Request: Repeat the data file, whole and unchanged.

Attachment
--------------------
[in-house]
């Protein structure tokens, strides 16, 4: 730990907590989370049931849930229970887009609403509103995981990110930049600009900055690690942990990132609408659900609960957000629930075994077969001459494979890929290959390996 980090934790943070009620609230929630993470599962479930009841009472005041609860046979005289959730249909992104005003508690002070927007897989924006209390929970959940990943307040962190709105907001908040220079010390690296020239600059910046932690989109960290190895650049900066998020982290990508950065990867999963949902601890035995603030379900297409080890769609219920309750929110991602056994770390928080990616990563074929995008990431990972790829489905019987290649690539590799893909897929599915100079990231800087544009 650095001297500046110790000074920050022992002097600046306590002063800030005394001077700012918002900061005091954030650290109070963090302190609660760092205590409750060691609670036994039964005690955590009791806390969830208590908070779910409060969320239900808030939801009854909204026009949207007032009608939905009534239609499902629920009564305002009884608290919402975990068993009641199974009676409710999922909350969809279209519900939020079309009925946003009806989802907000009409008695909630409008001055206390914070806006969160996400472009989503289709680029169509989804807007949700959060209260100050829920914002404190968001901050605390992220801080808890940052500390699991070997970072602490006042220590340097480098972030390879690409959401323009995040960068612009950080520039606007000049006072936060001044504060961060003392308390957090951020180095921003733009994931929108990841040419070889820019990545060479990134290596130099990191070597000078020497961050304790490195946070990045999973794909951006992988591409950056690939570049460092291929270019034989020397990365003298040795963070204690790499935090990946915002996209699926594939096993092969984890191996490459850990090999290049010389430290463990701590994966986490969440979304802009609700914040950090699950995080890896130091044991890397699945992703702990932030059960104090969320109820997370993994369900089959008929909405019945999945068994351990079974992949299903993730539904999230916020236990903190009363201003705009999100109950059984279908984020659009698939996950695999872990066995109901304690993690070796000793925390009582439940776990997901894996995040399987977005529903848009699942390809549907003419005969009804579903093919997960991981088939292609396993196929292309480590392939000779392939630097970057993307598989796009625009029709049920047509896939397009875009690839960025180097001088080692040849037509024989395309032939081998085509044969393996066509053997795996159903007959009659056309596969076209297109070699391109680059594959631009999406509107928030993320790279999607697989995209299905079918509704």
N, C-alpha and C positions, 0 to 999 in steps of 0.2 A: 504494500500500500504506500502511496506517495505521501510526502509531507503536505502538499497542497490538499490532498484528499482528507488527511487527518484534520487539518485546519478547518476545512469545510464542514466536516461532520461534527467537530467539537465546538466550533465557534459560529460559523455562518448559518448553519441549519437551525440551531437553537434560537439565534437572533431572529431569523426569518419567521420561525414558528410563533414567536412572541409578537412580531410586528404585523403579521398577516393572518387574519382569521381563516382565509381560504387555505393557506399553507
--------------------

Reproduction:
[in-house]
């Protein structure tokens, strides 16, 4: 730990907590989370049931849930229970887009609403509103995981990110930049600009900055690690942990990132609408659900609960957000629930075994077969001459494979890929290959390996 980090934790943070009620609230929630993470599962479930009841009472005041609860046979005289959730249909992104005003508690002070927007897989924006209390929970959940990943307040962190709105907001908040220079010390690296020239600059910046932690989109960290190895650049900066998020982290990508950065990867999963949902601890035995603030379900297409080890769609219920309750929110991602056994770390928080990616990563074929995008990431990972790829489905019987290649690539590799893909897929599915100079990231800087544009 650095001297500046110790000074920050022992002097600046306590002063800030005394001077700012918002900061005091954030650290109070963090302190609660760092205590409750060691609670036994039964005690955590009791806390969830208590908070779910409060969320239900808030939801009854909204026009949207007032009608939905009534239609499902629920009564305002009884608290919402975990068993009641199974009676409710999922909350969809279209519900939020079309009925946003009806989802907000009409008695909630409008001055206390914070806006969160996400472009989503289709680029169509989804807007949700959060209260100050829920914002404190968001901050605390992220801080808890940052500390699991070997970072602490006042220590340097480098972030390879690409959401323009995040960068612009950080520039606007000049006072936060001044504060961060003392308390957090951020180095921003733009994931929108990841040419070889820019990545060479990134290596130099990191070597000078020497961050304790490195946070990045999973794909951006992988591409950056690939570049460092291929270019034989020397990365003298040795963070204690790499935090990946915002996209699926594939096993092969984890191996490459850990090999290049010389430290463990701590994966986490969440979304802009609700914040950090699950995080890896130091044991890397699945992703702990932030059960104090969320109820997370993994369900089959008929909405019945999945068994351990079974992949299903993730539904999230916020236990903190009363201003705009999100109950059984279908984020659009698939996950695999872990066995109901304690993690070796000793925390009582439940776990997901894996995040399987977005529903848009699942390809549907003419005969009804579903093919997960991981088939292609396993196929292309480590392939000779392939630097970057993307598989796009625009029709049920047509896939397009875009690839960025180097001088080692040849037509024989395309032939081998085509044969393996066509053997795996159903007959009659056309596969076209297109070699391109680059594959631009999406509107928030993320790279999607697989995209299905079918509704």
N, C-alpha and C positions, 0 to 999 in steps of 0.2 A: 504494500500500500504506500502511496506517495505521501510526502509531507503536505502538499497542497490538499490532498484528499482528507488527511487527518484534520487539518485546519478547518476545512469545510464542514466536516461532520461534527467537530467539537465546538466550533465557534459560529460559523455562518448559518448553519441549519437551525440551531437553537434560537439565534437572533431572529431569523426569518419567521420561525414558528410563533414567536412572541409578537412580531410586528404585523403579521398577516393572518387574519382569521381563516382565509381560504387555505393557506399553507